Let’s Talk Strategy: Why I Quit Buying Preps (For Now)
I recently did something that might seem to be the opposite of what most preppers consider “prepping.” I’ve paused all purchases of anything prepping-related for the entirety of 2017.
Survivalists and preppers too often equate prepping with buying stuff, and I had definitely fallen all the way into that trap. I realized that my entire prepping mindset had slowly but surely become centered around acquiring more stuff, despite the fact that I routinely give lip service to the primacy of skills and mental preparedness over gear.
Indeed, in my personal and professional life, I rely on my skills and brains quite a bit. I pride myself on my ability to improvise, but as I’ve gotten older I’ve quit flexing those mental muscles and instead have just resorted to buying my way out of problems.
Don’t get me wrong. I’m not complacent about the precariousness of the world situation. 2017 is shaping up to be a crazy year, and I think it’s entirely possible that we’ll be involved in a major war before the year’s out, one that could possibly go nuclear.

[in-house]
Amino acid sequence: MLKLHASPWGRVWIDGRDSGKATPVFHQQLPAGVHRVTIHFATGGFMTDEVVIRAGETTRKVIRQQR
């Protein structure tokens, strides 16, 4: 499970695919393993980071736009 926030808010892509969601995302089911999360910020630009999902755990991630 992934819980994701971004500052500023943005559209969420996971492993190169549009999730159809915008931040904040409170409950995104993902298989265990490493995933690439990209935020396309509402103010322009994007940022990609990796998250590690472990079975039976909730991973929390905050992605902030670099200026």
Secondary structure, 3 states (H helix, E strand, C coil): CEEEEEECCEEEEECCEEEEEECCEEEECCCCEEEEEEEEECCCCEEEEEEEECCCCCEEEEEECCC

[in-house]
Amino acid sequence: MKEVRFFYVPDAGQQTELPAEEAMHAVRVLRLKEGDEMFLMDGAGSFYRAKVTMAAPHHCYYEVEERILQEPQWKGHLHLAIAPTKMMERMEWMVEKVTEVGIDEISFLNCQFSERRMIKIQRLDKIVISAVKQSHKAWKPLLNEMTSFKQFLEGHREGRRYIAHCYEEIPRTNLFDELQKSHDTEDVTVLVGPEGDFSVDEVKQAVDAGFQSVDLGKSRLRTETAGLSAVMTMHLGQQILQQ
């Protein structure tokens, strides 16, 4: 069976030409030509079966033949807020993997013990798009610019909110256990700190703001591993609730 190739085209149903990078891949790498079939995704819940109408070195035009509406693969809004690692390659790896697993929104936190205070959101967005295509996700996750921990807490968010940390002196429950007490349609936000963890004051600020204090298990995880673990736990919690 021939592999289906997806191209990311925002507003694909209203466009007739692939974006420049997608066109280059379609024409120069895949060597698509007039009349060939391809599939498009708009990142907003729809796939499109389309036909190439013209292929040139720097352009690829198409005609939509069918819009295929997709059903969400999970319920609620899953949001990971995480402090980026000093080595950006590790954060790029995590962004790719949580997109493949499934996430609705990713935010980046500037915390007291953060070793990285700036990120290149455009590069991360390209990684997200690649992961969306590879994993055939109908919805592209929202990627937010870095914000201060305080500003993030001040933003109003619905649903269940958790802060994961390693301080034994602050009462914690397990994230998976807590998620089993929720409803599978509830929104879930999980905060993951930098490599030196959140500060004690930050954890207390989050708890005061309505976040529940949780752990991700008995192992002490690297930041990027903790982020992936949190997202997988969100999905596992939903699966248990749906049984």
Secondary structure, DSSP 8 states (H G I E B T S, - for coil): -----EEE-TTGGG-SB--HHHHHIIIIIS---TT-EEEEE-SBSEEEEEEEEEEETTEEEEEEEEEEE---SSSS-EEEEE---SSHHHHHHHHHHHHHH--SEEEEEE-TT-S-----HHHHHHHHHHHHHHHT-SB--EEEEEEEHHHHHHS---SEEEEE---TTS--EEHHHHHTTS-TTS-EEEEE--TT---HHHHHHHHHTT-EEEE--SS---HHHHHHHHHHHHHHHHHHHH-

I’m also not your typical prepper, in the sense that I have a lot of disposable income and therefore have had the luxury of buying quite a bit. At this point, I have a ton of preps: a full complement of SHTF firearms and ammo, about four months’ worth of MREs and freeze-dried food for myself and my family, and countless other preps big and small. I also live on some acreage with access to fish and game.
Of course, you can never have enough ammo, and 4 months of food is a good start, but I’d like to have way more. Nonetheless, I realized near the end of last year that what I need most isn’t yet more stuff. Rather, what I need is to take time to organize my preps and train with the tools I have.
So, that’s what 2017 is about. It’s about discipline, training, and organizing. Getting in better shape, training with my chosen weapons platforms, and organizing the preps that I already have so that I can round up what I need on short notice.
Most of all, it’s about retraining the way I think about preparedness, from “what do I need to buy next?” to “so if I ran into this situation, how could I use what I already have on-hand to address it?” Because in the SHTF, that’s what I’ll have to do. I’ll have to improvise with what I have instead of just going shopping and rely on my training and physical fitness.